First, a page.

Constipation in Pregnancy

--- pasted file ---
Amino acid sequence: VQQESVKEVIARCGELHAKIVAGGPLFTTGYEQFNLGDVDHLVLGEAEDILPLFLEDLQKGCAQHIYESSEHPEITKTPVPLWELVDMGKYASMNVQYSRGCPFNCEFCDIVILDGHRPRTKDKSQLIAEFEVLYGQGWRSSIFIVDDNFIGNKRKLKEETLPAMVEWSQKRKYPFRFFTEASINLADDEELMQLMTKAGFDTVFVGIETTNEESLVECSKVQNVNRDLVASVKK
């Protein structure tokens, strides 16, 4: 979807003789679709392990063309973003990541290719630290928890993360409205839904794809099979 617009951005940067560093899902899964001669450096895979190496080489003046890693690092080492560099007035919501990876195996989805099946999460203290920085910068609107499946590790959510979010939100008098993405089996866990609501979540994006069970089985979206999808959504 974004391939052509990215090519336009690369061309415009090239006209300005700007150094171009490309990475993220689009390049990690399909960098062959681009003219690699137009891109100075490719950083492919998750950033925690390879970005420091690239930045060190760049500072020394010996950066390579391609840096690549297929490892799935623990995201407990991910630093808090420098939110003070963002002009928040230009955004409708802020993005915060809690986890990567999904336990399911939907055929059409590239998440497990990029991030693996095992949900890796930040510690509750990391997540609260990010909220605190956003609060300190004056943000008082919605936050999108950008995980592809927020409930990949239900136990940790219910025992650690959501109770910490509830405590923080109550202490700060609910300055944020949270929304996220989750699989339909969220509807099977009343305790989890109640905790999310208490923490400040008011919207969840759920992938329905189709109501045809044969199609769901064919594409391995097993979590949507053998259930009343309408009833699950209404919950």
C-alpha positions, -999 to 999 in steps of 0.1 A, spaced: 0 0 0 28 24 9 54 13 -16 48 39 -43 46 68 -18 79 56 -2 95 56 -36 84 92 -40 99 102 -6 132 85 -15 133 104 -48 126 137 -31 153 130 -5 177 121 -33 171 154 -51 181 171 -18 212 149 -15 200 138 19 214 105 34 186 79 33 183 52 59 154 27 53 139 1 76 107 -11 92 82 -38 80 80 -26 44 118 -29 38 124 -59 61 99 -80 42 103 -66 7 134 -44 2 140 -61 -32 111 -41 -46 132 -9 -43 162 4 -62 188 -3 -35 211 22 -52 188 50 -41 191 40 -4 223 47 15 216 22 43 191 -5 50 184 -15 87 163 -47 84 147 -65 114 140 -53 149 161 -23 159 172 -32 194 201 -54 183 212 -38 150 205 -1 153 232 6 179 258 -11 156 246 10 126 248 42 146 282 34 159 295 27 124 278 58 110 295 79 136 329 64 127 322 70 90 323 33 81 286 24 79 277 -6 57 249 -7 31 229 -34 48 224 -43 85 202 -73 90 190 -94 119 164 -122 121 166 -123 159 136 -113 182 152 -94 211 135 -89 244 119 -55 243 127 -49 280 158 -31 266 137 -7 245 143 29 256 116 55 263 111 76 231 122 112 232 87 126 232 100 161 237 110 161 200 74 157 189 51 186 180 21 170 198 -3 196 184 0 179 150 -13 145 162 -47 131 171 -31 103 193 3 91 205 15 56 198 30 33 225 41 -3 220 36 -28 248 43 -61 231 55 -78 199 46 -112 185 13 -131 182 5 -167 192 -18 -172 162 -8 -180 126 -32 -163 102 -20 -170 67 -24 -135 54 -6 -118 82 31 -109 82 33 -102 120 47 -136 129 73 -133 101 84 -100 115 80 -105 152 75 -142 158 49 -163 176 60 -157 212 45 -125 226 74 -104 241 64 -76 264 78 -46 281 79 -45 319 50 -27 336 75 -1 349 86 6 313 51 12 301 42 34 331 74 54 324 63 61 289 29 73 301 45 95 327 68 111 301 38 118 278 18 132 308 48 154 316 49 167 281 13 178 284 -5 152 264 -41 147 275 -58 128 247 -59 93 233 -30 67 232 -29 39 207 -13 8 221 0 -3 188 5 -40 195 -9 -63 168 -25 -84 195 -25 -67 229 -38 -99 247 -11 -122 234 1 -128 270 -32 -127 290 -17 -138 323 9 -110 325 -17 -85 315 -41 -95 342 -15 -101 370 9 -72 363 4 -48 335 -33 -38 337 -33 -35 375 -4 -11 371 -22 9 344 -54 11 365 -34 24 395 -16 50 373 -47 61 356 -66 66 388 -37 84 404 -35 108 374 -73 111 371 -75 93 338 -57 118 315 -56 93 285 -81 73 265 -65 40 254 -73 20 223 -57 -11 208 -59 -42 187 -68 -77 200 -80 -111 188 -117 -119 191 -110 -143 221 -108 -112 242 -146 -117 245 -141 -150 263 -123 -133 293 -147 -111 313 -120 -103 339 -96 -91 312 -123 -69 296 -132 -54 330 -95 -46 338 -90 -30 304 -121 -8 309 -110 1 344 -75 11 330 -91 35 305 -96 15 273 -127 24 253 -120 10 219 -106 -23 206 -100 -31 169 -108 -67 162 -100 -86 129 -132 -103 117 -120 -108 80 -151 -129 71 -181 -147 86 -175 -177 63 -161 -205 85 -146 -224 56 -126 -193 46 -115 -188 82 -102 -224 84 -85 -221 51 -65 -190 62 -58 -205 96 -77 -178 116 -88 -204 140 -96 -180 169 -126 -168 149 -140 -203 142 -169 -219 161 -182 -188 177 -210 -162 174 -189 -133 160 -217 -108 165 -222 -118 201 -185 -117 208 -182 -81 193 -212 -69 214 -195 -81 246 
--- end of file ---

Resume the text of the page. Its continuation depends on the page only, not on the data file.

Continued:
Expecting a baby is a joyful occurrence in life. Constipation in pregnancy is not. Recent statistics as many as half of all pregnant women may suffer from constipation at some point during pregnancy.Other sources report that bowel disorders during pregnancy are so common they may affect up to three-quarters of women.While it may be reassuring to know constipation is a fairly normal experience to have when you are pregnant, it doesn't answer the question of how best to find relief. Treating constipation in pregnancy looks different than it does when you are not pregnant. Find out what is and isn't recommended to find constipation relief in pregnancy.The American College of Obstetrics and Gynecology (ACOG) defines constipation as follows:According to the American Pregnancy Association, there are a number of factors that can cause constipation during pregnancy.Changing hormone levels, and in particular a spike in progesterone, can contribute to a sluggish gut. Progesterone is so important for helping your muscles to relax and expand as your baby gets bigger.But progesterone also has this effect on the gut muscles, which has an unintended side effect: constipation. To make matters even more uncomfortable, as one research study explains, when progesterone levels increase, this inhibits motilin, a hormone that stimulates the smooth muscles of the gut to contract. For many pregnant women, morning sickness symptoms and food cravings or aversions can throw off their usual dietary routine. The gastrointestinal system does not like change and may react with constipation and other unpleasant side effects like gas, bloating, cramping and pain.In general, eating a diet low in fiber is one of the main dietary causes of constipation in pregnancy as well as in other times of life. Another main cause is poor hydration.Inadequate intake of dietary fiber combined with too-low intake of water is a reliable recipe for constipation in pregnancy.For some women, pregnancy can cause nausea, vomiting, fatigue and other physical symptoms that may lead to inactivity. Inactivity can in turn lean to sluggish gut motility that causes constipation.While learning you are pregnant is exciting, it can also be stressful. In fact, all types of stress, both "bad" (distress) and "good" (eustress) impact your body in essentially the same way.Stress, worry and anxiety is normal and natural during pregnancy but it can also send your body into fight-or-flight mode. The American Psychological Association (APA) notes that stress of any kind can affect how and how rapidly food matter moves through your gut, which can lead to constipation.As the Mayo Clinic points out, one of the pregnancy supplements most frequently implicated in constipation is iron.Other medications may also contribute to constipation - always talk with your healthcare provider if you suspect constipation in pregnancy is linked to any medications or supplements you are taking. Always talk with your doctor before adding any new supplements.Pregnancy constipation can and does change as pregnancy itself progresses. This is due both to ongoing hormonal fluctuations at different stages of pregnancy and also because of physical changes.For example, the entire abdominal structure stretches and widens as your baby grows. This can put pressure on existing structures and internal organs, including the intestines, colon, rectum and bladder.The first trimester is when most women experience the set of symptoms commonly referred to as "morning sickness."In this first stage of pregnancy, constipation is more likely to arise because of sheer upset to your system as hormone levels spike and fall and your diet tries to adjust to symptoms like nausea and fatigueAs mentioned here earlier, progesterone spikes reduce gut motility and slow the progress of waste matter through and out of your body.As well, as John Hopkins Medicine explains, constipation naturally arises as your uterus begins to change shape and exert pressure on the intestines and rectum.During the second trimester, your baby really starts to grow. While the majority of morning sickness symptoms will begin to disappear, your growing baby will actually push your uterus up and out of the pelvic cavity, in part relieving the pressure on your intestines and rectum.However, for many women, the second trimester is the time when appetite increases. Increased food intake combined with back aches, body aches and pains and disrupted sleep can in turn cause constipation in the second trimester, according to John Hopkins Medicine.After experiencing constipation in the second trimester, you may feel quite hopeful that it will finally ease up in the third trimester.Unfortunately, according to John Hopkins Medicine, this is unlikely to be the case. The reason is because your baby is now large enough to once again put pressure on both your bladder and bowel, causing leaking in the former and constipation in the latter.The onset of hemorrhoids, another common pregnancy complication, may make constipation symptoms feel more intense.Treating constipation in pregnancy correctly is important both for your baby's health and safety and for your own.First step: try to resolve constipation naturally.The best first step is always to try to resolve the constipation symptoms naturally, as the American Pregnancy Association (APA) explains.As best you are able, try to increase fiber and water intake and daily exercise. The APA recommends aiming for 20 to 30 minutes of moderate exercise at least three times per week. Swimming and walking are excellent choicesHowever, always talk with your doctor before adding anything new to your daily diet or exercise routine.In some cases, it may be possible to switch to a different type of iron supplement or take smaller doses more frequently to ease constipation symptoms.Separating out iron supplements from your other prenatal vitamins can also help ensure you keep taking in appropriate levels of all.If possible, you may be able to work with your provider to take in more dietary iron instead of taking it in supplement form.Here again, never make any changes without talking with your doctor first.There are three general categories of medical remedies that your doctor may recommend for pregnancy constipation that does not respond to other things you have tried: stool softeners, laxatives and bulk-producing agents. The Mayo Clinic states that stool softeners are generally considered to be safe for use during pregnancy.The Cleveland Clinic also publishes a list of constipation remedies considered safe for use while you are pregnant.The American Pregnancy Association reports that Milk of Magnesia is one remedy that is also considered to be safe for use during pregnancy.Thankfully, constipation during pregnancy is considered a highly treatable symptom. Now you know you have multiple options to help your gut acclimate to the widespread changes occurring throughout your body.Always seek a doctor's guidance before treating constipation in pregnancy that does not respond to other natural lifestyle modifications. This is for your baby's safety.